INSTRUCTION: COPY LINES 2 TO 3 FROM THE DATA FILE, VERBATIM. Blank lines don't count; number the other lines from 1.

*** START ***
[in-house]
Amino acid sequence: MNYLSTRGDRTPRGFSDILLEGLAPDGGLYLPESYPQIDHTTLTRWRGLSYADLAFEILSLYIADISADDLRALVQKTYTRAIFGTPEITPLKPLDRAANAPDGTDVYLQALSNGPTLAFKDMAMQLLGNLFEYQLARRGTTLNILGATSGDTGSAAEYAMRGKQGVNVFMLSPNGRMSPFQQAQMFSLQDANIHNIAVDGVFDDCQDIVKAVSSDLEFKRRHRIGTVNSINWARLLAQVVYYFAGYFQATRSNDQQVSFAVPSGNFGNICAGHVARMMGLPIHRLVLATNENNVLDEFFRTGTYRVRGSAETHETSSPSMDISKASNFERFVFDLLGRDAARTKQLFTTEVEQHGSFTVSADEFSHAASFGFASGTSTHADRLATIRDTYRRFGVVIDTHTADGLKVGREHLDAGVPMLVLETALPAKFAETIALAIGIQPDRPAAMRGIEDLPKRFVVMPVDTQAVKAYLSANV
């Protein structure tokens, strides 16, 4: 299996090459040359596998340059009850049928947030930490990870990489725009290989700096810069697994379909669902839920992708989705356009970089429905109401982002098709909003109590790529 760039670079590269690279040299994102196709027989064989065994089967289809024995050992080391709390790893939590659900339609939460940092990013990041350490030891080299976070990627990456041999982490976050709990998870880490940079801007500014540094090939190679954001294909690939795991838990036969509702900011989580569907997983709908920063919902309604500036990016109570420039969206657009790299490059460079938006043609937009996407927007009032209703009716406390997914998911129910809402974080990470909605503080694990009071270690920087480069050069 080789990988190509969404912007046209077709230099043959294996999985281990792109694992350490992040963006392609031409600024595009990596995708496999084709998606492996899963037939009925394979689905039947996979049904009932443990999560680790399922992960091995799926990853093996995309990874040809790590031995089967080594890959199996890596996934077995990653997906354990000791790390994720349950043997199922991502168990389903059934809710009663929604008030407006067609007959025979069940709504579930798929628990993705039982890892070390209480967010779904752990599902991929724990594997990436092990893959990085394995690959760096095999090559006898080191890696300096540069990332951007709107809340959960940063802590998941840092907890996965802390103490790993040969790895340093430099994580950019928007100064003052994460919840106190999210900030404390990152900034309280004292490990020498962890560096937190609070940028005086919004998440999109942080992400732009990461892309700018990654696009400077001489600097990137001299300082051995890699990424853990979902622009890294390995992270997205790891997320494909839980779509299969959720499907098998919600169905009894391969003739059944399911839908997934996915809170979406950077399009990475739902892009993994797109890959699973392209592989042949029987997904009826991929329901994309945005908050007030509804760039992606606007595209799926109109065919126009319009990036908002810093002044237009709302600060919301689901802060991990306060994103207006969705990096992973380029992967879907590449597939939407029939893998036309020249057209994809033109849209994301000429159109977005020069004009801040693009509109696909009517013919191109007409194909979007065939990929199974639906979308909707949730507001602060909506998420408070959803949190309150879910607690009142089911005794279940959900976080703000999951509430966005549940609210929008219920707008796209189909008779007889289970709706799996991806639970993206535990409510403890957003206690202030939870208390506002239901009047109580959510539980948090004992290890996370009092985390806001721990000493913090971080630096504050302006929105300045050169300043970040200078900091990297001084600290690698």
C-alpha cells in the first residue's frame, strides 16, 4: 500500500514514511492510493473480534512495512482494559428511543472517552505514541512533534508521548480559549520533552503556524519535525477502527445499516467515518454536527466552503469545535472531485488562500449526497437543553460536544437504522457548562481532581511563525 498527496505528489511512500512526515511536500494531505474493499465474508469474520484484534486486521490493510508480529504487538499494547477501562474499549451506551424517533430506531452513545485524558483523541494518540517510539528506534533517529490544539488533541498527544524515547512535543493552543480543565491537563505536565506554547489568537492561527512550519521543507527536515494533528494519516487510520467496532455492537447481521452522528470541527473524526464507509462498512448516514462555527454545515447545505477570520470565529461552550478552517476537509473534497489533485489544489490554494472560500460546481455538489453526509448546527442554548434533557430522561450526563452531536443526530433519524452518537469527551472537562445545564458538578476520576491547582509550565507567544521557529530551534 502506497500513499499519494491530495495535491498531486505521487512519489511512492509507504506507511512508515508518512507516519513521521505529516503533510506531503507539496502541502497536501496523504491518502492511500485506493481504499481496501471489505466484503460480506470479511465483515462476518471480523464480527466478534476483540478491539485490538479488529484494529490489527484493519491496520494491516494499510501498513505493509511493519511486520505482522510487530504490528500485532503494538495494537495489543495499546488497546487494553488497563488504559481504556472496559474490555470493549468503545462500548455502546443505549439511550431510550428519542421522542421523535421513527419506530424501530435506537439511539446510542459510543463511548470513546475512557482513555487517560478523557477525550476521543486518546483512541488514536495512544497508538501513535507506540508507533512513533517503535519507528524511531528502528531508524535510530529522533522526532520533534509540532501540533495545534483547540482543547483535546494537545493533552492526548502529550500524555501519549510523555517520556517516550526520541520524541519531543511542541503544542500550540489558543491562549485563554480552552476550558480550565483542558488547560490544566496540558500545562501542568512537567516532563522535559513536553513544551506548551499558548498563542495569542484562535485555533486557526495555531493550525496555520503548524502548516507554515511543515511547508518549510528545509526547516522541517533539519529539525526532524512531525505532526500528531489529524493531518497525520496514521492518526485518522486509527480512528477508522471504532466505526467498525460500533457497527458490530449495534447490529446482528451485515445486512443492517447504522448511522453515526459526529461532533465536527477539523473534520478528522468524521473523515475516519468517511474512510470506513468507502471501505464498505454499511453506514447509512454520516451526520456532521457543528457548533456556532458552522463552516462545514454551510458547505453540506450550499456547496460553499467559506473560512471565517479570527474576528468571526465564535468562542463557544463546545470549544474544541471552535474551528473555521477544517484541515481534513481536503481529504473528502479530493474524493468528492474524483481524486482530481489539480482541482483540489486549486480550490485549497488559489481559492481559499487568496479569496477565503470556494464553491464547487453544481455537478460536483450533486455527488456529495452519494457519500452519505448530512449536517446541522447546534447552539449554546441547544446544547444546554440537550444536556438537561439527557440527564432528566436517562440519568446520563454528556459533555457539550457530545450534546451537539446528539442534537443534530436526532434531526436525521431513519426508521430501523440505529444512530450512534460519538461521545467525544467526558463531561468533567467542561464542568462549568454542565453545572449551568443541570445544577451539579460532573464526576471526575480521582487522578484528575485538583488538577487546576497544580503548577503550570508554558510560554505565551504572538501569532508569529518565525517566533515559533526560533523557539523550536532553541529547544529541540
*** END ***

Amino acid sequence: MNYLSTRGDRTPRGFSDILLEGLAPDGGLYLPESYPQIDHTTLTRWRGLSYADLAFEILSLYIADISADDLRALVQKTYTRAIFGTPEITPLKPLDRAANAPDGTDVYLQALSNGPTLAFKDMAMQLLGNLFEYQLARRGTTLNILGATSGDTGSAAEYAMRGKQGVNVFMLSPNGRMSPFQQAQMFSLQDANIHNIAVDGVFDDCQDIVKAVSSDLEFKRRHRIGTVNSINWARLLAQVVYYFAGYFQATRSNDQQVSFAVPSGNFGNICAGHVARMMGLPIHRLVLATNENNVLDEFFRTGTYRVRGSAETHETSSPSMDISKASNFERFVFDLLGRDAARTKQLFTTEVEQHGSFTVSADEFSHAASFGFASGTSTHADRLATIRDTYRRFGVVIDTHTADGLKVGREHLDAGVPMLVLETALPAKFAETIALAIGIQPDRPAAMRGIEDLPKRFVVMPVDTQAVKAYLSANV
């Protein structure tokens, strides 16, 4: 299996090459040359596998340059009850049928947030930490990870990489725009290989700096810069697994379909669902839920992708989705356009970089429905109401982002098709909003109590790529 760039670079590269690279040299994102196709027989064989065994089967289809024995050992080391709390790893939590659900339609939460940092990013990041350490030891080299976070990627990456041999982490976050709990998870880490940079801007500014540094090939190679954001294909690939795991838990036969509702900011989580569907997983709908920063919902309604500036990016109570420039969206657009790299490059460079938006043609937009996407927007009032209703009716406390997914998911129910809402974080990470909605503080694990009071270690920087480069050069 080789990988190509969404912007046209077709230099043959294996999985281990792109694992350490992040963006392609031409600024595009990596995708496999084709998606492996899963037939009925394979689905039947996979049904009932443990999560680790399922992960091995799926990853093996995309990874040809790590031995089967080594890959199996890596996934077995990653997906354990000791790390994720349950043997199922991502168990389903059934809710009663929604008030407006067609007959025979069940709504579930798929628990993705039982890892070390209480967010779904752990599902991929724990594997990436092990893959990085394995690959760096095999090559006898080191890696300096540069990332951007709107809340959960940063802590998941840092907890996965802390103490790993040969790895340093430099994580950019928007100064003052994460919840106190999210900030404390990152900034309280004292490990020498962890560096937190609070940028005086919004998440999109942080992400732009990461892309700018990654696009400077001489600097990137001299300082051995890699990424853990979902622009890294390995992270997205790891997320494909839980779509299969959720499907098998919600169905009894391969003739059944399911839908997934996915809170979406950077399009990475739902892009993994797109890959699973392209592989042949029987997904009826991929329901994309945005908050007030509804760039992606606007595209799926109109065919126009319009990036908002810093002044237009709302600060919301689901802060991990306060994103207006969705990096992973380029992967879907590449597939939407029939893998036309020249057209994809033109849209994301000429159109977005020069004009801040693009509109696909009517013919191109007409194909979007065939990929199974639906979308909707949730507001602060909506998420408070959803949190309150879910607690009142089911005794279940959900976080703000999951509430966005549940609210929008219920707008796209189909008779007889289970709706799996991806639970993206535990409510403890957003206690202030939870208390506002239901009047109580959510539980948090004992290890996370009092985390806001721990000493913090971080630096504050302006929105300045050169300043970040200078900091990297001084600290690698």